The Conspiracy Theory of Phineas & Ferb

By Austin James

Today, my son is a sick little boy who refuses to take any medicine because it all tastes icky. He sleeps and barfs and asks for ginger ale, while we watch a Phineas and Ferb marathon. For those of you that have never seen the Disney animated series, this article will be useless to you. Should you insist on trudging forward, the show’s premise is basically this: Phineas and Ferb are cartoon brothers who spend each day of their summer vacation away fighting boredom with an assortment of creative inventions and wacky adventures.

Anyway, somewhere around the 193rd episode, I’ve come to recognize that this “innocent” cartoon is peppered with subliminal messages within the characters and storylines. Doesn’t surprise me, to be honest. But my findings may be surprising to you, and therefore I’ve decided to record this evidence before the black-suits show up an erase my memory of them.

“Hey, Ferb! I know what we’re going to do today!”

 May I Offer People’s Exhibit #1 into Evidence?

Surface Material: Phineas and Ferb’s older sister, Candace, is constantly trying to thwart their plans and “bust them” (get them in trouble with to their mother), although she never truly succeeds at doing so. She’s so obsessed with their demise that she is often torn between busting them and spending time doing the stereotypical teenage girl stuff she’s into.

Undertow: She’s the only witness of her brothers’ schemes that isn’t already “in on it” or that isn’t directly benefitting from their antics. She scrambles to collect enough evidence to turn them over to the authorities (their mother). At the last possible minute, all evidence vanishes, and mom remains unconvinced.

Subconscious Message: Candace is a silly, crazy, stereotypical conspiracy theorist. Everyone around her either doesn’t believe her or doesn’t care because there is always some bigger force that seems to be covering everything up. It’s the main punchline of every episode: dumb conspiracy theorist is not to be taken seriously. Hilarious, right?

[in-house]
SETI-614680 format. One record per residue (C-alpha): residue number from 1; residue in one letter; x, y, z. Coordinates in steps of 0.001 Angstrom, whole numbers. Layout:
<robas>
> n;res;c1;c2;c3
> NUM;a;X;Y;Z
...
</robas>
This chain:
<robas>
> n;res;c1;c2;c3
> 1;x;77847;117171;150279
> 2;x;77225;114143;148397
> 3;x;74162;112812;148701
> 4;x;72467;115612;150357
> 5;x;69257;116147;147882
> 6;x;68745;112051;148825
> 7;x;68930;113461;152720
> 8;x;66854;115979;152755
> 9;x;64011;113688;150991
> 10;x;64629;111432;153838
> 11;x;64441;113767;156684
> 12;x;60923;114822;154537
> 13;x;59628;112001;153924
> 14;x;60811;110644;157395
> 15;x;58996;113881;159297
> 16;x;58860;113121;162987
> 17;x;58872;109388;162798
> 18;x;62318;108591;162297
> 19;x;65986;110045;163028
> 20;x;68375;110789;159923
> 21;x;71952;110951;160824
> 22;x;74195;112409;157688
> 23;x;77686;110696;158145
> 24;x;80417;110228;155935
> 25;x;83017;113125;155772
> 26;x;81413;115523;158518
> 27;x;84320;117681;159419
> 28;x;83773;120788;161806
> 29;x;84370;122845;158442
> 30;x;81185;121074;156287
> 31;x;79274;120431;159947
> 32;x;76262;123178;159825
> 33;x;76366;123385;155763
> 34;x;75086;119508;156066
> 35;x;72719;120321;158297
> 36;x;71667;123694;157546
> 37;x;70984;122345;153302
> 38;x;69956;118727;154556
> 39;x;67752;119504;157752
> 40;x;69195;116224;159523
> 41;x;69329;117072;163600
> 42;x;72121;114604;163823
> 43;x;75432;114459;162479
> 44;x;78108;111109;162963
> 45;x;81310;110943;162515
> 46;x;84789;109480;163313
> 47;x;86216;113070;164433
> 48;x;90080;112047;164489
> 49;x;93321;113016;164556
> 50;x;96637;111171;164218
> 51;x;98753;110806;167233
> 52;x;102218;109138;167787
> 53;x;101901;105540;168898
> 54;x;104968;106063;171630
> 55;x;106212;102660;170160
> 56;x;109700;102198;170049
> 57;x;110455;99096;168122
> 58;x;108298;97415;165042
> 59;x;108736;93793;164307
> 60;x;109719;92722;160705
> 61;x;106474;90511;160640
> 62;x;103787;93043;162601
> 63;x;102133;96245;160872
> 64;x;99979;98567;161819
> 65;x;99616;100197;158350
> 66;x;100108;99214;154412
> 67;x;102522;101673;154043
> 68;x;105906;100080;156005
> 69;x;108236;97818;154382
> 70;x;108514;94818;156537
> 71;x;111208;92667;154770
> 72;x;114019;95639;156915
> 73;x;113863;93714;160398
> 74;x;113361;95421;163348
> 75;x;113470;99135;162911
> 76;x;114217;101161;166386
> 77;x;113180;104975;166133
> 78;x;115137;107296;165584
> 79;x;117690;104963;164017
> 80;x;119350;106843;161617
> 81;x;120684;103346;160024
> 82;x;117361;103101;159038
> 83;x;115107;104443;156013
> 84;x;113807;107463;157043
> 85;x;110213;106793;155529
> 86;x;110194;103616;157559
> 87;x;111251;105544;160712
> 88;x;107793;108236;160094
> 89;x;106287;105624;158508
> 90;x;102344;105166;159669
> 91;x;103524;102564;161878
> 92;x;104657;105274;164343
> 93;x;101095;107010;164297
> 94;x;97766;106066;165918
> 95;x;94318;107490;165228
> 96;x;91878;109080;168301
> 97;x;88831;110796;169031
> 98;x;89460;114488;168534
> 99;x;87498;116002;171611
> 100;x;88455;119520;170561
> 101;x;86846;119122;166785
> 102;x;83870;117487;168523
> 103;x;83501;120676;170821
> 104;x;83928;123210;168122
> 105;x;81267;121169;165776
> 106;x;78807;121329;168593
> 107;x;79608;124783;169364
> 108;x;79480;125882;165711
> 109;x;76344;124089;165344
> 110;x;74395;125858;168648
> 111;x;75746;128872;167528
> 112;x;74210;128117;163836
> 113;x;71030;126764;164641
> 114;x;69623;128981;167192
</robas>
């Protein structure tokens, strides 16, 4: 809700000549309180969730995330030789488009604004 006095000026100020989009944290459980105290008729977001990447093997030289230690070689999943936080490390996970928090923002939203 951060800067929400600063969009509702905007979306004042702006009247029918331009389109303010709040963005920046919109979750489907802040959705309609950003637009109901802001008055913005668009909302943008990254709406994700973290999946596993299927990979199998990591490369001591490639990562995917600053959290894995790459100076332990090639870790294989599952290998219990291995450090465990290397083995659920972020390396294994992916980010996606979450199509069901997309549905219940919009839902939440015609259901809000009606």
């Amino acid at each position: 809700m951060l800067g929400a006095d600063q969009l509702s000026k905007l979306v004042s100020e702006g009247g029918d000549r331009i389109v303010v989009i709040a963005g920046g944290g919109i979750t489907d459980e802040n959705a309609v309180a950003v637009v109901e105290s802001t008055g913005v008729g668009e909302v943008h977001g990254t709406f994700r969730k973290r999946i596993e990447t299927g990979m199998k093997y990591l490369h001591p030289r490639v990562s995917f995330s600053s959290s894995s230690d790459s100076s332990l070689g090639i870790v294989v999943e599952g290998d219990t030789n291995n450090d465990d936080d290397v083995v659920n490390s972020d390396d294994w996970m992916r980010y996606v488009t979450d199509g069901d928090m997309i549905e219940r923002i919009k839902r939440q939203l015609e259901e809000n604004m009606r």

People’s Exhibit #2:

Surface Material: The Fireside Girls, sometimes known as The Loyal Sisterhood of the Fireside Girls, are the show’s parody of the Girl Scouts. This group of girls is about the same age as Phineas and Ferb and they collect badges, go on adventures, and are often instrumental in helping the boys defeat their boredom.

Undertow: The Fireside Girls are where the feet hit the pavement for many of the boys’ crazy escalades. They do everything from constructing time machines, handing out propaganda-promoting fliers, and running superpowered, automatic carwashes: all in the name of Phineas and Ferb. There’s even episodes in which they distract Candance from stumbling upon her brothers’ unfinished inventions.

Quick side note: The Fireside Girls are in Troop # 46231, which just so happens to be the zip code for Indianapolis, Indiana; home of the Colts professional football team, who were the victims of 2015’s “Deflategate” (one of the sports world’s most infamous modern conspiracy theories). Coincidence?